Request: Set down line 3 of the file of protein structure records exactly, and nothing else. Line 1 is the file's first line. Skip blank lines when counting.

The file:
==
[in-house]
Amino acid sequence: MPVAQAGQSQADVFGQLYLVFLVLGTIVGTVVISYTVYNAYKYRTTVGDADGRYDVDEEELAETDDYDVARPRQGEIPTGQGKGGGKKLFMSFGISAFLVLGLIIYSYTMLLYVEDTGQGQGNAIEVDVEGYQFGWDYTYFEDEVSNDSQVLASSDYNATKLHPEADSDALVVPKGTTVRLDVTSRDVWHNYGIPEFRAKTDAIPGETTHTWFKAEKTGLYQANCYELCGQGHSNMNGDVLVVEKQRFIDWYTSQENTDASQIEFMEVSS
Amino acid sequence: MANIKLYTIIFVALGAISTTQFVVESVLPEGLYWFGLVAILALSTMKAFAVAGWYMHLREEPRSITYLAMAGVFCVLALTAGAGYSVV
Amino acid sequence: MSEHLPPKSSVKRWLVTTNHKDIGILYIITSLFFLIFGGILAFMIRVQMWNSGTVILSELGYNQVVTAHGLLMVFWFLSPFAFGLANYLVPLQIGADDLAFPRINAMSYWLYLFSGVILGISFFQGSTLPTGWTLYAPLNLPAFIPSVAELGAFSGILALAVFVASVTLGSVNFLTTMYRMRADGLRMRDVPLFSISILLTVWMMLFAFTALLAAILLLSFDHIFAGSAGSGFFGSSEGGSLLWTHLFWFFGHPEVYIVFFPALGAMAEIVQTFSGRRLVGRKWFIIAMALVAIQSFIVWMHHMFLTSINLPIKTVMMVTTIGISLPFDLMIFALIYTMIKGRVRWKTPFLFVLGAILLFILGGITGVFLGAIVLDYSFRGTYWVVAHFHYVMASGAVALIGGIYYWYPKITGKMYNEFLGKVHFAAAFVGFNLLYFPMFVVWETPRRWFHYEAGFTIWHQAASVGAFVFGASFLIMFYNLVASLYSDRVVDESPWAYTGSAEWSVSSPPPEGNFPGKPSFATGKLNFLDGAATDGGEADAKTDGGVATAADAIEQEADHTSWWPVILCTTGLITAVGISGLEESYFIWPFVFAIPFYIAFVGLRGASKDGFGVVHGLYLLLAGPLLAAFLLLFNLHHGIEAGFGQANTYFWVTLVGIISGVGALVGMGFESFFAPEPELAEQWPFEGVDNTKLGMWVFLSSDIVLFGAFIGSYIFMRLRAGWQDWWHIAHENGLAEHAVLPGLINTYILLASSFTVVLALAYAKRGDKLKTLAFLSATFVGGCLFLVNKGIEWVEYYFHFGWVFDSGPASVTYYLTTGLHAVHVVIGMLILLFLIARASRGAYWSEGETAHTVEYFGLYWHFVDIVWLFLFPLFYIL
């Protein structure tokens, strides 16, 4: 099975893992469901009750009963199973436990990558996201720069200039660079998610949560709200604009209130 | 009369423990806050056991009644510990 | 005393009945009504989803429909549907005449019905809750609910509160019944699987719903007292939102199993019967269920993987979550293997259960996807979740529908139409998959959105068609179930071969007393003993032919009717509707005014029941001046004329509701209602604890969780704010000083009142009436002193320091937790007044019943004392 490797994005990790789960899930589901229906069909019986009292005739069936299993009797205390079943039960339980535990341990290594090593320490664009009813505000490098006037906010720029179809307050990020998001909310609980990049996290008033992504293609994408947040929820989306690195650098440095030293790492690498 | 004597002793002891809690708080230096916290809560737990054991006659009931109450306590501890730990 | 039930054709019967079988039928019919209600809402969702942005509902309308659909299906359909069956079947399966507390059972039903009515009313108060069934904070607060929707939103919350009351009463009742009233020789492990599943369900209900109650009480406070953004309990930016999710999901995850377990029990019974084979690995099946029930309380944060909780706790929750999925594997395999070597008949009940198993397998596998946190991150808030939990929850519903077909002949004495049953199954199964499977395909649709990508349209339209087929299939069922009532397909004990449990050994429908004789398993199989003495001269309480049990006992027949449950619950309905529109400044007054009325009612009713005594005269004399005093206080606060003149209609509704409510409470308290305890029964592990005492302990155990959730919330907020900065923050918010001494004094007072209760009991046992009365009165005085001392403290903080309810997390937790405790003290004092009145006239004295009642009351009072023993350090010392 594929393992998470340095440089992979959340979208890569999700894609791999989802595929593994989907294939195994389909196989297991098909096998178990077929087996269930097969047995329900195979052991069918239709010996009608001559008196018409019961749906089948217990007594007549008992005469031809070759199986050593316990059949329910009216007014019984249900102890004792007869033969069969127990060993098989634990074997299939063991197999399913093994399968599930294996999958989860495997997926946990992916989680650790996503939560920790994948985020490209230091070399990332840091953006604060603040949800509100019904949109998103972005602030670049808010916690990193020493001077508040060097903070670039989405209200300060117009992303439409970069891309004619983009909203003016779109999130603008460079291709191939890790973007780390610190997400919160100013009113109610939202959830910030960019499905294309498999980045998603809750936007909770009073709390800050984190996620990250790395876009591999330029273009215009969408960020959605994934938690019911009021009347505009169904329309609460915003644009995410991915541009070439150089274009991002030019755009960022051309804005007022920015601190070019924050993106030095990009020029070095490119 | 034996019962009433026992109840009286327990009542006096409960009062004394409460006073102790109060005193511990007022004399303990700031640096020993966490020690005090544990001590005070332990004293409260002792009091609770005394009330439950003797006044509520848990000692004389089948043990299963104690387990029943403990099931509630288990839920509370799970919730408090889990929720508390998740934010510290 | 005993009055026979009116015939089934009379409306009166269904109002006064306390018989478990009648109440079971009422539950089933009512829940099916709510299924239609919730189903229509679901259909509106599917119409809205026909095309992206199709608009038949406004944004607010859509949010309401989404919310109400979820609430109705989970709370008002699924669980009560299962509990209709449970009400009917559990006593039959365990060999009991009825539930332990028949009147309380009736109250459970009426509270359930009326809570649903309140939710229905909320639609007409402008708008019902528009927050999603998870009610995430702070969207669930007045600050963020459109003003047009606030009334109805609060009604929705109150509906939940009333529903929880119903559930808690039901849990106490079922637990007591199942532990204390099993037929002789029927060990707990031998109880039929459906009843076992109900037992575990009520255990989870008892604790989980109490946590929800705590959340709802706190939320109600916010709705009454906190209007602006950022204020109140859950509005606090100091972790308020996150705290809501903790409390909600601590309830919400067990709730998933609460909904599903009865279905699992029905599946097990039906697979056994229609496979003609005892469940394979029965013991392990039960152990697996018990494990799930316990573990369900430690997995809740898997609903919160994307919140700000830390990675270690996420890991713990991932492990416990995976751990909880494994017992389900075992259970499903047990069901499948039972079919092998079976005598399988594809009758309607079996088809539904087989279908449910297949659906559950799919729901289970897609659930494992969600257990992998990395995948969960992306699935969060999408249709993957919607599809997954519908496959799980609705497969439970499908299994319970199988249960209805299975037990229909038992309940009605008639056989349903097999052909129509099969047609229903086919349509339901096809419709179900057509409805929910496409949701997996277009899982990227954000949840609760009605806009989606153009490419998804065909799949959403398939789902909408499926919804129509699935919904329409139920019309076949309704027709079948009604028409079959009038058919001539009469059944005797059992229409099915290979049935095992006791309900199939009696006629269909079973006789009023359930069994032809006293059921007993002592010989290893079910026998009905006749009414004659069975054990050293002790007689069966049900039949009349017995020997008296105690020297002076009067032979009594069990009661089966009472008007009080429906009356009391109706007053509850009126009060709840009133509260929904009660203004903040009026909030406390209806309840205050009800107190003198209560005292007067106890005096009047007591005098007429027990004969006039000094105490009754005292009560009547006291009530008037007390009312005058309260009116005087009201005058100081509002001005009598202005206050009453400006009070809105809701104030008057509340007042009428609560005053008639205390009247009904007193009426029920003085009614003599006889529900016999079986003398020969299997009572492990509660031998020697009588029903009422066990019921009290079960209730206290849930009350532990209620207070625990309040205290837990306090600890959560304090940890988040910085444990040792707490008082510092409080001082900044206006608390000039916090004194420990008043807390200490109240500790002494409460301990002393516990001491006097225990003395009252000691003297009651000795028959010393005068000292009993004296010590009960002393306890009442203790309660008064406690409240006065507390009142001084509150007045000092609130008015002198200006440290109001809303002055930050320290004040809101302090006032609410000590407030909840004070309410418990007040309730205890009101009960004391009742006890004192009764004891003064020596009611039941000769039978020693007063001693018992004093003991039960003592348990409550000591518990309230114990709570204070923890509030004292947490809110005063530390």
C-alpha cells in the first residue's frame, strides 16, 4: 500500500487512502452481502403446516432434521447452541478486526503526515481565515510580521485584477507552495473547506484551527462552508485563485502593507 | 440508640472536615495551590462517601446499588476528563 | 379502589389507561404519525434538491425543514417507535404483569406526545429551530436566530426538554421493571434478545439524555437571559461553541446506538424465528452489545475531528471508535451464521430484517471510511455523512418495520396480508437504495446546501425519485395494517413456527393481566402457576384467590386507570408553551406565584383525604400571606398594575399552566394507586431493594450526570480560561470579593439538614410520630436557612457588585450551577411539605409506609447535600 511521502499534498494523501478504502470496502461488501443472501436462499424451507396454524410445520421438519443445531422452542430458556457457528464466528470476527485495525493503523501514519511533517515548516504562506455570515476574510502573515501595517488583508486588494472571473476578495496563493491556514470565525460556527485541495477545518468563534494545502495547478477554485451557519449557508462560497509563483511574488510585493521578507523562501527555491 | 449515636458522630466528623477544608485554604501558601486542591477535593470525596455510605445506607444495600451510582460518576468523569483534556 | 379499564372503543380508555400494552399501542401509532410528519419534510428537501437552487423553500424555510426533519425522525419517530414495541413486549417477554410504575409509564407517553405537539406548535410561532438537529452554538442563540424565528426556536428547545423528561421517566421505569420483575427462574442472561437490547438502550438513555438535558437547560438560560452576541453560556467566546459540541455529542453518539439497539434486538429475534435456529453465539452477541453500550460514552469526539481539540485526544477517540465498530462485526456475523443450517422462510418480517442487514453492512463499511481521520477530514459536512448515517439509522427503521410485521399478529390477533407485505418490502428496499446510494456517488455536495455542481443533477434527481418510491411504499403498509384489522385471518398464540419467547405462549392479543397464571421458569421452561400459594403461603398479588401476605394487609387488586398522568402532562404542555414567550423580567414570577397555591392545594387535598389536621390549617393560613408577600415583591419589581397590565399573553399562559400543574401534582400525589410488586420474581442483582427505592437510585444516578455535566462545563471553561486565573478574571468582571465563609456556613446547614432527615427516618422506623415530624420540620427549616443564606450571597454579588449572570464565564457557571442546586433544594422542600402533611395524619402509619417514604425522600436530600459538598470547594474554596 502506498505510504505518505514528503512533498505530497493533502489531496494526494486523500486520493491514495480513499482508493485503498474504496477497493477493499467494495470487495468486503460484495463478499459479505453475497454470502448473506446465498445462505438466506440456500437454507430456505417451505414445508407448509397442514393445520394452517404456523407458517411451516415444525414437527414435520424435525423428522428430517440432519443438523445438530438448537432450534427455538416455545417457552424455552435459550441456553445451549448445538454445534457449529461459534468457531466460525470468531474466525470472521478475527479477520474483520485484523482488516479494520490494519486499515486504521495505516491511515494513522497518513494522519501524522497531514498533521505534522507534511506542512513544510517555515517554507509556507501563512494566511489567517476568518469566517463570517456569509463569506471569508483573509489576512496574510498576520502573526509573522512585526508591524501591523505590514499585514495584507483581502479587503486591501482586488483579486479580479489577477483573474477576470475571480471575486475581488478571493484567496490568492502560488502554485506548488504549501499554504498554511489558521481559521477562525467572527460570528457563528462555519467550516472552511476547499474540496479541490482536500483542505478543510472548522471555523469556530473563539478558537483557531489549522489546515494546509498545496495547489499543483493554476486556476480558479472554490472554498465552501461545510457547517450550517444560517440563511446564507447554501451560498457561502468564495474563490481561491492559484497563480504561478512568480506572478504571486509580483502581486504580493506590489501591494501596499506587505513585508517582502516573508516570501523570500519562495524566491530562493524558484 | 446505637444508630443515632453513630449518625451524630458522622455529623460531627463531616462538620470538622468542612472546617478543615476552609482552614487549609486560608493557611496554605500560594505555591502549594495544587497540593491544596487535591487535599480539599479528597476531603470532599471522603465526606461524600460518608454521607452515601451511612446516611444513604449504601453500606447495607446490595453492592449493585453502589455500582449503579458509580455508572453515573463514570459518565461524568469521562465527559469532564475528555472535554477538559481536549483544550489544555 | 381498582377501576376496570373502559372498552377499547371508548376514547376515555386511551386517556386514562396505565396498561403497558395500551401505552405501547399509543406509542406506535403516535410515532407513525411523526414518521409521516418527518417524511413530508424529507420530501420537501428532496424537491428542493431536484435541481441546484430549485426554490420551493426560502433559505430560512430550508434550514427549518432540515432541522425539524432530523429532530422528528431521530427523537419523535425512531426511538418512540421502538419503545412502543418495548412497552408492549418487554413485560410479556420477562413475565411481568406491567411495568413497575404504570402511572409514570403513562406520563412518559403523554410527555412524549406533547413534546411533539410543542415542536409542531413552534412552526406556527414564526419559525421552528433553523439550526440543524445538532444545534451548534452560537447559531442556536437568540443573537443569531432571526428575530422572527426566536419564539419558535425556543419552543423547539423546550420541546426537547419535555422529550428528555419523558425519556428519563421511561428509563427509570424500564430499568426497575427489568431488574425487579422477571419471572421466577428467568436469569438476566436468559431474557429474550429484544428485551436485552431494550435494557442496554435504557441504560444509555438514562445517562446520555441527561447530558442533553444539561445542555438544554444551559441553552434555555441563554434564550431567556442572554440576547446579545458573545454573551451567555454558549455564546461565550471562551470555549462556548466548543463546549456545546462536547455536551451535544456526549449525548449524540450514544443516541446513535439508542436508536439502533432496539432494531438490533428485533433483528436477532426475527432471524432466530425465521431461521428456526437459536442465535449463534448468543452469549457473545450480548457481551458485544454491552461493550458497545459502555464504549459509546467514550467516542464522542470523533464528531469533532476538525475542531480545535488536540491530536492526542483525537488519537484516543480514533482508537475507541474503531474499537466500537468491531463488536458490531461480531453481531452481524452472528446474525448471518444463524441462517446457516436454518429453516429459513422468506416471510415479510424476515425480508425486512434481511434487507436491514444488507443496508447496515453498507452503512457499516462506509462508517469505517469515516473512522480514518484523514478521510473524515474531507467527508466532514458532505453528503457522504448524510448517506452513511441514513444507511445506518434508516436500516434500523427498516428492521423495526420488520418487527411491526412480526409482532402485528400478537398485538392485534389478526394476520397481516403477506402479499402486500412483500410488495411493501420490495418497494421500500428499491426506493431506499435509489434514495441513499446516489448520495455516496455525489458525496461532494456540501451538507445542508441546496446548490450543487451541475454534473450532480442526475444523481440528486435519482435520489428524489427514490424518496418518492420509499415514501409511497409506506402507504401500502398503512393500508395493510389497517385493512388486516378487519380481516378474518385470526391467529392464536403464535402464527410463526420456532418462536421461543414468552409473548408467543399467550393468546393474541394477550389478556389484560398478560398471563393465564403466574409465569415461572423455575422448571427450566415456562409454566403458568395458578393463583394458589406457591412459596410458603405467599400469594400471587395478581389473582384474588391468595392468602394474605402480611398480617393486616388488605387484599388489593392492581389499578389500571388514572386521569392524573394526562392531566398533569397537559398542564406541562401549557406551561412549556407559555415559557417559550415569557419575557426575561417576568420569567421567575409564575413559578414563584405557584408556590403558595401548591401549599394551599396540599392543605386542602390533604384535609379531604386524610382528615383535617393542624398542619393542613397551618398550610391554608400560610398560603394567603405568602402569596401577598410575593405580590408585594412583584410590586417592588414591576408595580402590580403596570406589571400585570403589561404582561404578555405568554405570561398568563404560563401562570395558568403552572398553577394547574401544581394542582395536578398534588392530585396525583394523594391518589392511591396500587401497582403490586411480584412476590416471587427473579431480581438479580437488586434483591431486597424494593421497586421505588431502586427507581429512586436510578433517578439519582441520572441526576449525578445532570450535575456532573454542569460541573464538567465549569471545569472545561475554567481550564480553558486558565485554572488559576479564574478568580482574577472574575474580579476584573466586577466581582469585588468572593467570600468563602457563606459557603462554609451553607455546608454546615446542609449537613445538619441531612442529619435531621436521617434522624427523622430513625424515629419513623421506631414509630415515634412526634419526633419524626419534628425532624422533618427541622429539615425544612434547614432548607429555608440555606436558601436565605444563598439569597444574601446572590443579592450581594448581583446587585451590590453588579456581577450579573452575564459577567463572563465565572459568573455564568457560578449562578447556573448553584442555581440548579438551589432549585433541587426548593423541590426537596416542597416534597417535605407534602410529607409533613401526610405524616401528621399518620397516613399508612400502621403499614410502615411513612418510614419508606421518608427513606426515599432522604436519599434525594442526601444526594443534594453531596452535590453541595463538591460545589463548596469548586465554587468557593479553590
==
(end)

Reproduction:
Amino acid sequence: MANIKLYTIIFVALGAISTTQFVVESVLPEGLYWFGLVAILALSTMKAFAVAGWYMHLREEPRSITYLAMAGVFCVLALTAGAGYSVV